FORTUNATO: Let us proceed.
FORTUNATO: These vaults are extensive.
MONTRESOR: The Montresors were a great and numerous family.
FORTUNATO: I forget your arms.
MONTRESOR: A huge human foot d'or, in a field azure; the foot crushes a serpent rampant whose fangs are
imbedded in the heel.
FORTUNATO: And the motto?
MONTRESOR: Nemo me impune lacessit...no man insults me with impunity.
FORTUNATO:

Good! Excellent!

MONTRESOR: Stop. The nitre! Hold up your torch. See it increases. It hangs like moss upon the vaults. We are below
the river's bed. The drops of moisture trickle among the bones. Come, we will go back ere it is too late. Your cough-FORTUNATO: Oh, no! It is nothing. Let us go on. But first, another draught of the Medoc.
MONTRESOR: Ah! A flagon of De Grave.
FORTUNATO: Observe.
MONTRESOR: What are you doing?
FORTUNATO: Making...the sign.
MONTRESOR: Sign?
FORTUNATO: You do not comprehend?
MONTRESOR: Not I.
FORTUNATO: Then you are not of the brotherhood.
MONTRESOR: How?
FORTUNATO: You are not of the Masons.
MONTRESOR: The Masons? Yes! Yes.
FORTUNATO: You? Impossible! A Mason?
MONTRESOR: A Mason.
FORTUNATO: A sign?
MONTRESOR: It is this--under my cloak.
FORTUNATO: A trowel?
MONTRESOR: Correct. A trowel--a mason's trowel.
FORTUNATO: You jest. But let us proceed to the Amontillado.
MONTRESOR: Be it so.
FORTUNATO: Oh, how much farther?
MONTRESOR: We must go to the most remote end of the crypt where the Amontillado is guarded by the bones of the
first Montresors. Do you weary?

FORTUNATO: No--not at all.


MONTRESOR: Are you certain? Your steps are unsteady. Perhaps this last flagon of Medoc-FORTUNATO: Nonsense.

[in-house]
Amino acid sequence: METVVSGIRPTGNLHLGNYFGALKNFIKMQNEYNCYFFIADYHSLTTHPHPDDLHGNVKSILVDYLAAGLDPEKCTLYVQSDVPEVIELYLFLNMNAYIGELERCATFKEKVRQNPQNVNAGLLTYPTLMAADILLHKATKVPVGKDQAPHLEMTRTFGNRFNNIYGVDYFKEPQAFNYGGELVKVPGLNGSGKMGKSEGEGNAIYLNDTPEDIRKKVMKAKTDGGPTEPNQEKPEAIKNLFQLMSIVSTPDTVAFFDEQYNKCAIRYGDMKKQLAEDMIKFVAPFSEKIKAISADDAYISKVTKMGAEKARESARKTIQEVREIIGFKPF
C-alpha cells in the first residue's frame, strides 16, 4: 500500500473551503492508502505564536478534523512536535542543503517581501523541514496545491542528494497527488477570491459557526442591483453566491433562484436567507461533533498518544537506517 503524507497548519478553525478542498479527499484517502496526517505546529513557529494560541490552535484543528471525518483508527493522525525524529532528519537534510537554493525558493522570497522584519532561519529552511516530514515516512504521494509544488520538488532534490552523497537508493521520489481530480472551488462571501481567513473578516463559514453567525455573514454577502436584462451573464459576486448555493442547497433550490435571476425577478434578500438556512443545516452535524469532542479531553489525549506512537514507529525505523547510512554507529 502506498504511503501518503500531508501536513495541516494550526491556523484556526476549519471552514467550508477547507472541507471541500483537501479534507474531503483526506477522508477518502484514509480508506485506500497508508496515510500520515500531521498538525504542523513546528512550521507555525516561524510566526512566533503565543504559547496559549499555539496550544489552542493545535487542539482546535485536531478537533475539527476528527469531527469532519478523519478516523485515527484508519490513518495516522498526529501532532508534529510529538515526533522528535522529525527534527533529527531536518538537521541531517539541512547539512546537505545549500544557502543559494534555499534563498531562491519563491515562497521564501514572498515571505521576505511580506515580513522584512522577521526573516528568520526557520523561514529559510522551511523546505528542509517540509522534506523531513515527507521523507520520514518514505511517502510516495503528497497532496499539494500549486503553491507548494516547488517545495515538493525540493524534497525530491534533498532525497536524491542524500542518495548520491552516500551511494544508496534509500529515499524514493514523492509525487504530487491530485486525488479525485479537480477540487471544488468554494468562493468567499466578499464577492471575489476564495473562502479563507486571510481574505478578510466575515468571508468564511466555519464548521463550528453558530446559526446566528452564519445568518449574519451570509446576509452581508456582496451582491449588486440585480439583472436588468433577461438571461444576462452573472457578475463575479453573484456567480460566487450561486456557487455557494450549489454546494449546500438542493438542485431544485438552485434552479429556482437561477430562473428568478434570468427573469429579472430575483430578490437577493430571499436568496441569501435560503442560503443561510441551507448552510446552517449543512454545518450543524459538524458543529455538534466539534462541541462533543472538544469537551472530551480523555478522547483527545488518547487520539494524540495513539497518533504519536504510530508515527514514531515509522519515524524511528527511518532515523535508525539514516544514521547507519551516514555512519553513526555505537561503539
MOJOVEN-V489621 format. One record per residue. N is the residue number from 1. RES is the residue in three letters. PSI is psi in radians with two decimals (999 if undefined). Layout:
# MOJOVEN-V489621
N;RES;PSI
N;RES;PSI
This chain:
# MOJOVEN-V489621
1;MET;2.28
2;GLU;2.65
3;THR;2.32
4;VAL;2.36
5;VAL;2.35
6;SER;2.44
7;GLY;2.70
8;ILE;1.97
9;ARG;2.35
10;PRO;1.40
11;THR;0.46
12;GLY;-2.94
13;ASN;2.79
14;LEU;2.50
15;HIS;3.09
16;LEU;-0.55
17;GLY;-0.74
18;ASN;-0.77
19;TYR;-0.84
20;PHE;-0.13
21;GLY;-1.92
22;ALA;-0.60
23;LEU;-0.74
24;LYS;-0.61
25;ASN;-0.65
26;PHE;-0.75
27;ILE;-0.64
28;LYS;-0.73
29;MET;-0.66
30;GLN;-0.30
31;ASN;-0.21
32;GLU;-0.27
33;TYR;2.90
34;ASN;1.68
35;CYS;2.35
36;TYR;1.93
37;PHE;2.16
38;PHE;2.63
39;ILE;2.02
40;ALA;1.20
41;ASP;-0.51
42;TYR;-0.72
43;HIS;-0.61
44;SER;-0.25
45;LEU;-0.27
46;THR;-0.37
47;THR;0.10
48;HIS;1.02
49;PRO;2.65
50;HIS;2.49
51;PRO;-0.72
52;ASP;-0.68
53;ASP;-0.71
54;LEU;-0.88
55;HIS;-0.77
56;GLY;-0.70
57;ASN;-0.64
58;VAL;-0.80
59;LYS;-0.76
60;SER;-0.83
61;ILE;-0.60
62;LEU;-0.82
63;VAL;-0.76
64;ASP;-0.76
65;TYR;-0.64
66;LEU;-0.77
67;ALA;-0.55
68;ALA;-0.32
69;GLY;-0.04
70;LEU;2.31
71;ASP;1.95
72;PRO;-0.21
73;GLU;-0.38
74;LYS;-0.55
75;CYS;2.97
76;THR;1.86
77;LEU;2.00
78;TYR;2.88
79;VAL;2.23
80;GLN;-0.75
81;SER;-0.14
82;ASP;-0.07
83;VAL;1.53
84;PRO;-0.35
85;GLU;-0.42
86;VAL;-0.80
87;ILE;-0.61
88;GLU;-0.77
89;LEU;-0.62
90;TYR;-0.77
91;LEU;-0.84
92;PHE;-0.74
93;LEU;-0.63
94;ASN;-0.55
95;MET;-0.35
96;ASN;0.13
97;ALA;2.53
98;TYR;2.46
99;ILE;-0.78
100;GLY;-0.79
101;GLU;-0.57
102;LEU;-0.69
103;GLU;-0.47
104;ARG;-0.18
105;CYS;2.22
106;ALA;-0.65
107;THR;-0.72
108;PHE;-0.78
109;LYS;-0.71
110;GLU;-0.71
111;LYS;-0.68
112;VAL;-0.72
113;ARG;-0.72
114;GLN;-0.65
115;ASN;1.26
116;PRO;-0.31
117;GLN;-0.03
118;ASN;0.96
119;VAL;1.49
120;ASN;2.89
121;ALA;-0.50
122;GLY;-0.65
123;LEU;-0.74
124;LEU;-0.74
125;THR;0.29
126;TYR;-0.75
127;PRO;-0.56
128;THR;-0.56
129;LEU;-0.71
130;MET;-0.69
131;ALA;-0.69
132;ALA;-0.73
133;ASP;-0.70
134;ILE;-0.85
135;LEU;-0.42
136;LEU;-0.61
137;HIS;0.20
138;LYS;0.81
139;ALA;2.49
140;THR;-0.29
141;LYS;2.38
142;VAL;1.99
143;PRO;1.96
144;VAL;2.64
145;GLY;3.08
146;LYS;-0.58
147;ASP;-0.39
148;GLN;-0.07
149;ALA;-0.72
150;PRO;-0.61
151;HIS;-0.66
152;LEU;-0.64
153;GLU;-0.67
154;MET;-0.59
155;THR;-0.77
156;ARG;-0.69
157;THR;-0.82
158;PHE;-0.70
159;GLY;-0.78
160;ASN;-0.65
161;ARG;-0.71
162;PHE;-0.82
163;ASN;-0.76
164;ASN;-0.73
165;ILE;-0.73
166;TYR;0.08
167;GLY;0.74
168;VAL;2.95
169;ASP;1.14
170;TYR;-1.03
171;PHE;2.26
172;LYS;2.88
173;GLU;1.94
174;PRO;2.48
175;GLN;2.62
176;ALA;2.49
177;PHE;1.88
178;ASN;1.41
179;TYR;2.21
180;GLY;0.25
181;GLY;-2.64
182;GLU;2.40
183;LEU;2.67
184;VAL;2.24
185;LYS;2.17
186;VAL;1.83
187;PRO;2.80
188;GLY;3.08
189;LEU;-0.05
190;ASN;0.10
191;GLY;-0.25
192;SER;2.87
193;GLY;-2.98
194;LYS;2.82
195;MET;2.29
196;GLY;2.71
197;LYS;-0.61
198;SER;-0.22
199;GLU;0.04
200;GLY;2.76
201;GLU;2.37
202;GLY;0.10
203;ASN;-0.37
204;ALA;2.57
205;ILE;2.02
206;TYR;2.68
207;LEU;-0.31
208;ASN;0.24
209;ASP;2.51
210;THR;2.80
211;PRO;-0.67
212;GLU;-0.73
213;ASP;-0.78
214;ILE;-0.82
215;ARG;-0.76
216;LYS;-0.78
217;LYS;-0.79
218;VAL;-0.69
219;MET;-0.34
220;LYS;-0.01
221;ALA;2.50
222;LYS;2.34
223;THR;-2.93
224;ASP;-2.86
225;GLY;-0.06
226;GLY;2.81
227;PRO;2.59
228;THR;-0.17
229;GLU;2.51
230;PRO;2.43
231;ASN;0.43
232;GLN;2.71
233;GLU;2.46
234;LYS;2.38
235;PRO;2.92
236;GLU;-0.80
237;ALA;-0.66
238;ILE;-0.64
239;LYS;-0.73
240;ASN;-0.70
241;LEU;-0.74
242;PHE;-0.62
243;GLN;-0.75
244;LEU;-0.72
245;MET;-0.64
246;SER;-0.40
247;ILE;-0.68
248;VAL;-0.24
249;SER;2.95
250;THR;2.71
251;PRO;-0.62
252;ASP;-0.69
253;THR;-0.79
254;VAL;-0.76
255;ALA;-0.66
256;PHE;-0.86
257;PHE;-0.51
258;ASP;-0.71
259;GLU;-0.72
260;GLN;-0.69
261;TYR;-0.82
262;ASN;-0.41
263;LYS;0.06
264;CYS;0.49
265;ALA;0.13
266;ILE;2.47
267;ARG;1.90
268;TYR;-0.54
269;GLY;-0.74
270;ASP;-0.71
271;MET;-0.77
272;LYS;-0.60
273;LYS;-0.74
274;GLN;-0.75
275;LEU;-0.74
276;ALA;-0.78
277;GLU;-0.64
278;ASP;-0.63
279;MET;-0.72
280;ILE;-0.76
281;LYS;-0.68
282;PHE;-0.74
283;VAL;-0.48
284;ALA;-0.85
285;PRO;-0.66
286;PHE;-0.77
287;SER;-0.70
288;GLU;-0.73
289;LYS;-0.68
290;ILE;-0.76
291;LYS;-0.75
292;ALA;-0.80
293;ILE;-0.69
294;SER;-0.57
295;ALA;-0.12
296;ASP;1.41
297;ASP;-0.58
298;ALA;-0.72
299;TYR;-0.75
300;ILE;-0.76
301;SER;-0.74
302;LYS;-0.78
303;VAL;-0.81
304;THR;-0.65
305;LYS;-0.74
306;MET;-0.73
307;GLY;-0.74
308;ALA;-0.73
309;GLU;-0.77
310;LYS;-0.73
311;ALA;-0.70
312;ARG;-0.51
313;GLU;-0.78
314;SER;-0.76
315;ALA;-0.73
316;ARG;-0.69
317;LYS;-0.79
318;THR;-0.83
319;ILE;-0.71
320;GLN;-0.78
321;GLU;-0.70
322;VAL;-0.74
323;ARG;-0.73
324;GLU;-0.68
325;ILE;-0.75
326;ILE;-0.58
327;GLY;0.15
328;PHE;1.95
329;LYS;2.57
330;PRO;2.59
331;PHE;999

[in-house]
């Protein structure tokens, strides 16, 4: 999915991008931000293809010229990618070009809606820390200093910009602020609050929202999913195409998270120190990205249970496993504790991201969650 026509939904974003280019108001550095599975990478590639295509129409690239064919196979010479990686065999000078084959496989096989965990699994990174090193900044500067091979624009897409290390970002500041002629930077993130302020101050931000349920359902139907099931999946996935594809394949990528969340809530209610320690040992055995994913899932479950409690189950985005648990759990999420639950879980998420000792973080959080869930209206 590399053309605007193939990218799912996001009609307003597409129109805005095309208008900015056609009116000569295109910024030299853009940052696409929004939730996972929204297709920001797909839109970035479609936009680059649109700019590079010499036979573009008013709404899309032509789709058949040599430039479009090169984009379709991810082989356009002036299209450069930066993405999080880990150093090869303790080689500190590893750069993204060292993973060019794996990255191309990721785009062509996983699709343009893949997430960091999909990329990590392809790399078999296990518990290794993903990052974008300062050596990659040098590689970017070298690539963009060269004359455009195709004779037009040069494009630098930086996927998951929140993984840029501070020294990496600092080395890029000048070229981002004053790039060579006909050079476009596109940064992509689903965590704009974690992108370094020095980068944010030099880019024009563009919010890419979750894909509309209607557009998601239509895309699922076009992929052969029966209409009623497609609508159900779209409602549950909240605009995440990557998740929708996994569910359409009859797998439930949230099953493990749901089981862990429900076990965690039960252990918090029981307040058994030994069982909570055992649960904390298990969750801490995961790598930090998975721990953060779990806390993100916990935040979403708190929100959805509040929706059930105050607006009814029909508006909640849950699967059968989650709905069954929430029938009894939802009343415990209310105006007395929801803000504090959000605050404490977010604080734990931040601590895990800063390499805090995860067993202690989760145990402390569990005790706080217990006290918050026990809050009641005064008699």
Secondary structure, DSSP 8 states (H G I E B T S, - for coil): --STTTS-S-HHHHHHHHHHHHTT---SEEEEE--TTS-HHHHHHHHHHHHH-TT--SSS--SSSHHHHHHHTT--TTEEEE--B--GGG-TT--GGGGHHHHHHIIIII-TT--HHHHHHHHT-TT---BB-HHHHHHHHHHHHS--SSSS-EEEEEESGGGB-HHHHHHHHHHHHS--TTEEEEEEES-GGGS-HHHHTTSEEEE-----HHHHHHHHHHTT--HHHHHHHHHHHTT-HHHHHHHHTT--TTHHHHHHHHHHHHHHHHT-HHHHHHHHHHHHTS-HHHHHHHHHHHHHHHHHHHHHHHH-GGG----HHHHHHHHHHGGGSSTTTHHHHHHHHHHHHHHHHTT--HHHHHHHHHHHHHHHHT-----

MONTRESOR: The air here is particularly foul. See how the light of the torches wane? How feeble the flames are
now.
FORTUNATO: Why do you hesitate?
MONTRESOR: We are here.
FORTUNATO: The cask!
MONTRESOR: In that recess.
FORTUNATO: In there, you say?
MONTRESOR: Yes.
FORTUNATO: I--I can see nothing.
MONTRESOR: The light is too dim. You must go within. Proceed. In the little chamber is the Amontillado. As for
Luchesi-FORTUNATO: Bah! He is an ignoramus.
MONTRESOR: Pass your hand over the wall; you cannot help feeling the nitre. Indeed it is very damp. Once more let
me implore you to return. No? Then I must positively leave you. But I must first render you all the little attentions in my
power.
FORTUNATO: The Amontillado!
MONTRESOR: True. The Amontillado. The thousands of injuries you have inflicted on me I borne as I best could, but
when you ventured upon insult, I vowed revenge.
MONTRESOR: You have a weak point, Fortunato. Although in other regards you are a man to be respected and even
feared. You pride yourself on your connoisseurship in wine. Few Italians have the true virtuoso spirit. For the most
part their enthusiasm is adopted to suit the time and opportunity to practise imposture upon the British and Austrian
millionaires. In painting and gemmary, you, like our countrymen, are a quack, but in the matter of old wines you are
sincere.
FORTUNATO: A very good joke indeed--an excellent jest. We will have many a rich laugh about it at the palazzo-Over our wine-MONTRESOR: The Amontillado!
FORTUNATO: Yes, the Amontillado. But is it not getting late? Will not they be awaiting us at the palazzo, the Lady
Fortunato and the rest? Let us be gone.
MONTRESOR: Yes, let us be gone.
FORTUNATO: For the love of God, Montresor!
MONTRESOR: Yes, for the love of God!
MONTRESOR: Fortunato? Fortunato? Oh, well. One more stone.
In pace requiescat!